I have no theory as to why Naimark didn’t include this part of Hitler’s quote, except perhaps that he chose to focus on the links between the Armenian genocide and the Holocaust at that moment in his text. Regardless, the connection that Hitler makes between Mongol empire-building tactics, the annihilation of the Ottoman Armenians, and his own violent ambitions emphasises the importance of the work of Naimark and other genocide scholars. The Nazis committed genocide against not only the Jews, but also the Polish population, the Roma, the Sinti, homosexuals, and the mentally and physically disabled. And while the Nazi genocide is notable for its industrial methods, Naimark reminds us that ‘the majority of the Jews were executed in groups and buried in mass graves, a method that characterized genocide from its very beginnings’.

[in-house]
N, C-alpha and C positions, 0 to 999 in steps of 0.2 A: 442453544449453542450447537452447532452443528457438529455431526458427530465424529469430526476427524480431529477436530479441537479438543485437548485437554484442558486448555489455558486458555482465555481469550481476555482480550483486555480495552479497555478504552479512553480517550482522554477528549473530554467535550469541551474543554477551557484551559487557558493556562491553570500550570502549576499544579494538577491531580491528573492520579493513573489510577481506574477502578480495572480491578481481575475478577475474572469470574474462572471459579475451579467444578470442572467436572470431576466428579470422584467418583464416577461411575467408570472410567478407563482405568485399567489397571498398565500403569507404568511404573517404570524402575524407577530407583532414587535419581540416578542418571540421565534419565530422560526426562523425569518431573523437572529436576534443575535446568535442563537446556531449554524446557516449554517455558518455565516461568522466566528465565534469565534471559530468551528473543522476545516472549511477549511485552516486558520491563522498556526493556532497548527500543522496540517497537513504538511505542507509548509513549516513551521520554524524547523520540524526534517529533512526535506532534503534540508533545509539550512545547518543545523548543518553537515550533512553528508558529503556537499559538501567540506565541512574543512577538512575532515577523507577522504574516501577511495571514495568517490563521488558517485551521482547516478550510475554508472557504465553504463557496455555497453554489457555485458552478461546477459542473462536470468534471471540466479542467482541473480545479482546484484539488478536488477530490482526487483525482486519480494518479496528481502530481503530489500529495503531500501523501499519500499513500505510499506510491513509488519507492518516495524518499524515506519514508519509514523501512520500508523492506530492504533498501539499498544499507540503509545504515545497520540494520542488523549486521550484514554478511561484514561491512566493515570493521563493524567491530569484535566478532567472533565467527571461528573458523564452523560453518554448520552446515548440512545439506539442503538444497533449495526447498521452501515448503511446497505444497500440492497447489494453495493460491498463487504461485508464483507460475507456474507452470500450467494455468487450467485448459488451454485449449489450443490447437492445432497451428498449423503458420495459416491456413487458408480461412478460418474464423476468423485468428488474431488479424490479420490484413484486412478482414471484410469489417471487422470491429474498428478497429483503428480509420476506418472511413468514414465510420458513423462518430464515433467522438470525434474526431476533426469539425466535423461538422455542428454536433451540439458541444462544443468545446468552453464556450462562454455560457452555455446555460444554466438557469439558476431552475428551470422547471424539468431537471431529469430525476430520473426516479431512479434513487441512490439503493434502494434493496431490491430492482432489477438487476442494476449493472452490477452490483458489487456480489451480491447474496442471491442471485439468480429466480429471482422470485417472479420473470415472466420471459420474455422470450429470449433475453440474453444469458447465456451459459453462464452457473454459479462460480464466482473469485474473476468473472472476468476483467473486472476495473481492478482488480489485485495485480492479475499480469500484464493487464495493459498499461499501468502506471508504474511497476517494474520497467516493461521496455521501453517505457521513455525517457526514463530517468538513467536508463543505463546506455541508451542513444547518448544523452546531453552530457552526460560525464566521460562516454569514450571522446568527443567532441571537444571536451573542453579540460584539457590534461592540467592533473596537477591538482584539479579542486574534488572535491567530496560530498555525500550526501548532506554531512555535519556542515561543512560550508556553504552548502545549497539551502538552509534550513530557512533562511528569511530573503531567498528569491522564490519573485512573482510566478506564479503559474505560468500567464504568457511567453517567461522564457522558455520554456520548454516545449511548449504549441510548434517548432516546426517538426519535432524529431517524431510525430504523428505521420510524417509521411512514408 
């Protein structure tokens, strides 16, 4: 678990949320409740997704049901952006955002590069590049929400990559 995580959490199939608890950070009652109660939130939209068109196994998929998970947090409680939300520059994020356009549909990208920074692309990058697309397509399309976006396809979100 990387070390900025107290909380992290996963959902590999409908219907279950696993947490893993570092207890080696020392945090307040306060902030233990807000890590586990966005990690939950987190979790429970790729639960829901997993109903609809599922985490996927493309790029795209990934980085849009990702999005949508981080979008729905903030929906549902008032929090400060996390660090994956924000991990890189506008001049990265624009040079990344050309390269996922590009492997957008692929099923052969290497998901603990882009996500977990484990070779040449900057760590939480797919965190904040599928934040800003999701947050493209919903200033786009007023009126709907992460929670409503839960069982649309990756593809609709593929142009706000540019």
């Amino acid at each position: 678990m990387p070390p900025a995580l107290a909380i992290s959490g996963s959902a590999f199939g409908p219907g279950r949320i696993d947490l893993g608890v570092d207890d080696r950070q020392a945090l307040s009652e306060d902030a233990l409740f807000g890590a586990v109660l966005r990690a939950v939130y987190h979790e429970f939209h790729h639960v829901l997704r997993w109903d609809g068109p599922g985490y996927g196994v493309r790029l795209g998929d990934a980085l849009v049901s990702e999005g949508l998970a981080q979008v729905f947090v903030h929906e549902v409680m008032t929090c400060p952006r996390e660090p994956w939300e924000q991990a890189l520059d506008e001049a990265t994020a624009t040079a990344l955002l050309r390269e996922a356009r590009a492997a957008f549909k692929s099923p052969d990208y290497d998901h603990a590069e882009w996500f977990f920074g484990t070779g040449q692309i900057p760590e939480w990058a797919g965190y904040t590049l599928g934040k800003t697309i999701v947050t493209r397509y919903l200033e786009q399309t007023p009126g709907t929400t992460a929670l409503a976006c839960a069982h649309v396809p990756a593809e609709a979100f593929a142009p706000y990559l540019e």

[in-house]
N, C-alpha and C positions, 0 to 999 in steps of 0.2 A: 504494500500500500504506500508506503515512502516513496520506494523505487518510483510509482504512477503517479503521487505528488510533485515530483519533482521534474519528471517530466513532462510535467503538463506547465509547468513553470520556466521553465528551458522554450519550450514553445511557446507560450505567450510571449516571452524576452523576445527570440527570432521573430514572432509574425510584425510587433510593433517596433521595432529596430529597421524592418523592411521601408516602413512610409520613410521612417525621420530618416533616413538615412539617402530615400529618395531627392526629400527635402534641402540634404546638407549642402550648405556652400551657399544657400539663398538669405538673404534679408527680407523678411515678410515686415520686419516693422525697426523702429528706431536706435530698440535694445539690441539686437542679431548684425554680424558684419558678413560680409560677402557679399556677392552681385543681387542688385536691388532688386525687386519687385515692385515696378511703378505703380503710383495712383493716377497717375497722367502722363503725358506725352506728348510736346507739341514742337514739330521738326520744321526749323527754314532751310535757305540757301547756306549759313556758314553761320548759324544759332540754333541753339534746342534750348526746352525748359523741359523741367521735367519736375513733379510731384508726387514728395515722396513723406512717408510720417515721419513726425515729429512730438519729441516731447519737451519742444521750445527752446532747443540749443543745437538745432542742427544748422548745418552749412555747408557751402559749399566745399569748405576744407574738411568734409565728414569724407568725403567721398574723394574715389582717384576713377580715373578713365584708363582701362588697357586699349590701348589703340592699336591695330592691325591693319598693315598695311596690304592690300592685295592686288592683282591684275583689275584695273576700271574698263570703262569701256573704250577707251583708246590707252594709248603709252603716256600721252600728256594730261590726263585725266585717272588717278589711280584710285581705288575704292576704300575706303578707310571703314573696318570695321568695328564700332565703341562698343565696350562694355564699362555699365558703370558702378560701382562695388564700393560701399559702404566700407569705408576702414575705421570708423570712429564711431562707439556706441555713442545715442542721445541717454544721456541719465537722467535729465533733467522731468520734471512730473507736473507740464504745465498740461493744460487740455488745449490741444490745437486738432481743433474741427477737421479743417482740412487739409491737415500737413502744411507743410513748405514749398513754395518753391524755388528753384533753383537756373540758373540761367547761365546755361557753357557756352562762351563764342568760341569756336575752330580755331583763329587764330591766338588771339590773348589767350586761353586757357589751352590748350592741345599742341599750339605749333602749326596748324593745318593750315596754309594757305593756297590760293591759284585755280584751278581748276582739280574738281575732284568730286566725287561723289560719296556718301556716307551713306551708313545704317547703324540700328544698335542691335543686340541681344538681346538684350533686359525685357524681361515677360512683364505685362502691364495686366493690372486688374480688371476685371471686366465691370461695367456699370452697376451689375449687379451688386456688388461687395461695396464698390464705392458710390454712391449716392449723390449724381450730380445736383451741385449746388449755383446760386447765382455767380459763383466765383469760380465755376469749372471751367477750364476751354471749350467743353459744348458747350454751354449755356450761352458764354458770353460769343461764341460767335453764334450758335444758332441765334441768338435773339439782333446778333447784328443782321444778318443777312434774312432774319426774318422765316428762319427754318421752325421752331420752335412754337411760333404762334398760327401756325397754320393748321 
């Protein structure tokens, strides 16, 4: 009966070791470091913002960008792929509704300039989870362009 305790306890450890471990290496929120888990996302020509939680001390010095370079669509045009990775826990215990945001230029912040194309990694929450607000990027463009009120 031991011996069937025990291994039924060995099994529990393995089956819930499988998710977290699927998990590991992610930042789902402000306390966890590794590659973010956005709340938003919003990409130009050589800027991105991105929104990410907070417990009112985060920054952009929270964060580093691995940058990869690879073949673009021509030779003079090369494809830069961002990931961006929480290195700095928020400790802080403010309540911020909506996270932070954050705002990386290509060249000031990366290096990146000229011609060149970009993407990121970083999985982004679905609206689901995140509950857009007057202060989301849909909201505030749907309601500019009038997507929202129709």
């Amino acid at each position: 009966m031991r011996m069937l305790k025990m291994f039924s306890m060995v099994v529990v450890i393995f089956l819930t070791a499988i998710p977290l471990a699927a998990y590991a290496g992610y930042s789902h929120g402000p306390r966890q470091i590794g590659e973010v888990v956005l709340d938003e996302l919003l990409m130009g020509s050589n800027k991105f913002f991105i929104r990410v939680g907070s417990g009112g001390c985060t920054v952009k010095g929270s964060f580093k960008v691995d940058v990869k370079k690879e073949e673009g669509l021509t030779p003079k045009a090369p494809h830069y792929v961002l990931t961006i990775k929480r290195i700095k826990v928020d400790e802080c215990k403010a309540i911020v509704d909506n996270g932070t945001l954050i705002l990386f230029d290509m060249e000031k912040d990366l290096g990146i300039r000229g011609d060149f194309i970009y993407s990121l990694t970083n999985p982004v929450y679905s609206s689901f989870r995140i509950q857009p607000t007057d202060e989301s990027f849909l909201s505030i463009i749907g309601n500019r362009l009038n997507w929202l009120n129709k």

One of the main contentions of Genocide: A World History is that the definition of genocide should include the targeting of political and social groups. These groups were part of Lemkin’s original definition of the term, but as a key member of the United Nations in 1948, the Soviet Union argued for their removal from the definition. The USSR had committed genocide against its own populations, particularly during the Holodomor, the intentional starvation of the rural Ukrainian population that resulted in the deaths of millions. Naimark’s previous book, Stalin’s Genocides (2011), explores Stalin’s targeting of political and social groups for extermination in more detail. Under Lemkin’s original definition, the mass starvation of China’s Great Leap Forward and Pol Pot’s violence against the Cambodian population likewise qualify as genocides.